Thursday 19 December 2013

Review: Danielson Famile / Danielson

Danielson Famile – A Prayer For Every Hour
Danielson Famile – Fetch the Compass Kids
Danielson – Ships
(Fire Records)

Danielson (the group) were formed around frontman Daniel Smith Danielson, and adopt the appendix ‘Famile’ when joined by members of his family. They’re from New Jersey and have been an underground staple for two decades. Here Fire Records presents reissues of three albums that span the years 1994 to 2006.

Danielson (the man) possesses an oblique falsetto vocal styling, at times comparable to Zappa’s Jimmy Carl Black or Perry Farrell of Jane’s Addiction, full of shrill twists and turns, which grabs the listener’s attention and doesn’t let go.

“A Prayer For Every Hour” (1994) is their debut album and is a wonkily presented musing on God, religion and worship. It’s a lo-fi affair with a post-Pixies bent (“Naive Child” could even be them), which encounters many a slack tuned guitar, the occasional pan pipe, and Daniel’s fore mentioned vocal is not so much a falsetto as a squeak.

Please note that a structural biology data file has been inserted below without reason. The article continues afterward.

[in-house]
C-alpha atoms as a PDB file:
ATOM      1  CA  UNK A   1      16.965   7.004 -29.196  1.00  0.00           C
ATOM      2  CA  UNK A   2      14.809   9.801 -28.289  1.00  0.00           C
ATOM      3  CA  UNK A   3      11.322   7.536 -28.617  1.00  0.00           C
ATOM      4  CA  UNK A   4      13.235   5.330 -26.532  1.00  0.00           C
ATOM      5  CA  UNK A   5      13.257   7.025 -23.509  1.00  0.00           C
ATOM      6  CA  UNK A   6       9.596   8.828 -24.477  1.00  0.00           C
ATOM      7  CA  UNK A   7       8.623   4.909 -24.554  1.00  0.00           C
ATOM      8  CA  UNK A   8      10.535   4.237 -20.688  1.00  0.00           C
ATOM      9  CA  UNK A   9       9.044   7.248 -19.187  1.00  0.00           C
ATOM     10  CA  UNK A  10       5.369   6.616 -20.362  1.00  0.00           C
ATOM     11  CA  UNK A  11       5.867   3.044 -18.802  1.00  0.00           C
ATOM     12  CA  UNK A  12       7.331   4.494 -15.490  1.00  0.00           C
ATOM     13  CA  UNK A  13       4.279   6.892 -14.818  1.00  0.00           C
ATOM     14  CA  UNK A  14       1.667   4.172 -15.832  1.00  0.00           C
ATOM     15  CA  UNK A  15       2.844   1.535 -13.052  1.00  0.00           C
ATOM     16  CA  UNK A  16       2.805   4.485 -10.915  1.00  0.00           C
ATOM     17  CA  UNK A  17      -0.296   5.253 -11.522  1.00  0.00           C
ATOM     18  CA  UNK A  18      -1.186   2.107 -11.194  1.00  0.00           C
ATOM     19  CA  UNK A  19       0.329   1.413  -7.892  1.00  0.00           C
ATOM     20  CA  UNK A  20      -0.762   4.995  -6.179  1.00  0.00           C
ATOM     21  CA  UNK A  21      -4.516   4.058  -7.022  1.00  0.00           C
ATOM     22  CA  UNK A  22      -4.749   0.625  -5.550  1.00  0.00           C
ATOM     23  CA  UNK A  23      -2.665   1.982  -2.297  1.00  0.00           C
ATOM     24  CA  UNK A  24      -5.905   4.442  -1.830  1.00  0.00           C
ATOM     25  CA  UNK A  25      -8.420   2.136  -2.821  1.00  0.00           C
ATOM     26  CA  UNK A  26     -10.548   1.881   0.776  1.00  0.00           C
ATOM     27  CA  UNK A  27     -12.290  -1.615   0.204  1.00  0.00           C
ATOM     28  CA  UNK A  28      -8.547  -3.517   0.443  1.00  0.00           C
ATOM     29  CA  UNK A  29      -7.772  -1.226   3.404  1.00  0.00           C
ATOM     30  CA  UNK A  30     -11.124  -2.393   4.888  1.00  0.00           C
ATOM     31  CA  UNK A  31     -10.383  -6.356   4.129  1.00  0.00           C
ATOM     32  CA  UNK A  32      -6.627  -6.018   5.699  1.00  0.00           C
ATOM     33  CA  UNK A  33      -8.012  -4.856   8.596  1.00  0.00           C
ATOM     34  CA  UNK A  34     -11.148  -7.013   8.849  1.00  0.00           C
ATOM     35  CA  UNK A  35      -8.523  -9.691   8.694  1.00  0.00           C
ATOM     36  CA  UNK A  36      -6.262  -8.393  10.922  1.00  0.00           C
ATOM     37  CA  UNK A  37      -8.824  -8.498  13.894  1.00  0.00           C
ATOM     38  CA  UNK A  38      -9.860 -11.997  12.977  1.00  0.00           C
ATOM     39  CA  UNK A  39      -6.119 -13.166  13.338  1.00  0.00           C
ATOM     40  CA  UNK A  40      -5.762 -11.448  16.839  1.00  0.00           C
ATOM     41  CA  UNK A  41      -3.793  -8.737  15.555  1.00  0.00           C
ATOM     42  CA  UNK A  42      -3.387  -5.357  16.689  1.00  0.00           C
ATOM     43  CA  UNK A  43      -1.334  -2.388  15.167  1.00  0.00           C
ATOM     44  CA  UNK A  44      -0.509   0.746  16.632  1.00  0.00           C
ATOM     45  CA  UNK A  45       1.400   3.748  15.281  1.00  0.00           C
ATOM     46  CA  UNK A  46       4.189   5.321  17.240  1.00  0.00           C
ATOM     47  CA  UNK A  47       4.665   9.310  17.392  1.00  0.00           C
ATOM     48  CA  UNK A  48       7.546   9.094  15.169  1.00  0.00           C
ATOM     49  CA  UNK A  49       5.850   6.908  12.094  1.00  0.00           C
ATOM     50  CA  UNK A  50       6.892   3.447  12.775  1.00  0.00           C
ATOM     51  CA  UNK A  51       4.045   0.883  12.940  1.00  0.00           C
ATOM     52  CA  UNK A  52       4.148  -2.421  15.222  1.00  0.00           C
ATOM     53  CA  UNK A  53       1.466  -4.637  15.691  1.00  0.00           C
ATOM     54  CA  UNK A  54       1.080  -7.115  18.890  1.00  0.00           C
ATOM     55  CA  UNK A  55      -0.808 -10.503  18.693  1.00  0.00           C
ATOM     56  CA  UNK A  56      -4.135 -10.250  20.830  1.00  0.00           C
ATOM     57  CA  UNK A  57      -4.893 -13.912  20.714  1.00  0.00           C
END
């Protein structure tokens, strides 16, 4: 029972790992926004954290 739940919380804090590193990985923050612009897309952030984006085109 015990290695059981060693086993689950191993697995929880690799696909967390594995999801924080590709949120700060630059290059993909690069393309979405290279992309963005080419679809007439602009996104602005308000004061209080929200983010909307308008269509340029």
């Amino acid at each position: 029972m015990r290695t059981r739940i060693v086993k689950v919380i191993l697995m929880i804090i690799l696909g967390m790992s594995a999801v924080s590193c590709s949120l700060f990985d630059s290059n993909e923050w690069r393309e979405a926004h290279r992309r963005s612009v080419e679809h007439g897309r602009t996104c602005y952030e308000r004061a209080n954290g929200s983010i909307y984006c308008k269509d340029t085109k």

Through the subject matter, dirges and mantric ramblings, they move freely into the realms of outsider music (they cite Daniel Johnston as an influence) and create the persona of some bizarre Christian band, to which “1000 Push Ups” (for God) attests.

Interlaced with personal tape recorded snippets and disregard for recording clarity aligns them with the anti-folk and free-folk output of the noughties, but predates them by a decade.

The mighty “Like A Vacuum” and the sedative of “Pepcid 20mg” especially worked for me.

“Fetch the Compass Kids” (2001) is more experimental and folk leaning, and the conceptual key word is “Kids”. Recorded by Steve Albini, it’s tighter musically and can be strict like a marching band or teetering on traditional forms, as on the awkward tango of “Let Us A.B.C.“

Nostalgic of childhood and alluring, like the guilty pleasures of a good Sesame Street tune.

For 2006’s “Ships” Daniel was joined by twenty musicians from Deerhoof, Sufjan Stevens, Why?, Serena Maneesh and Half-Handed Cloud. It’s an excellent offering which converges Pete Townshend and Frank Zappa influences through traditional and film music references, lofty highs and lazy lows, and the result is a Folk-Rock-Opera with Daniel taking a cracked lead role.

Acoustic guitars and rowdy drum bombast set the “Ship The Majestic Suffix” asail before touching gentler seas of flute. “Bloodbook On The Halfshell” recalls early Animal Collective, “Did I Step On Your Trumpet” mixes strange political appeals and abstract allusions to love and is set to a rhythm that recalls The Wickerman’s glorious “Maypole Song”. The airier “My Lion Sleeps Tonight” brittles with childlike chorals and xylophone, whilst “Kids Pushing Kids” motors through.

This band improves with age, quite bonkers and damn fine.

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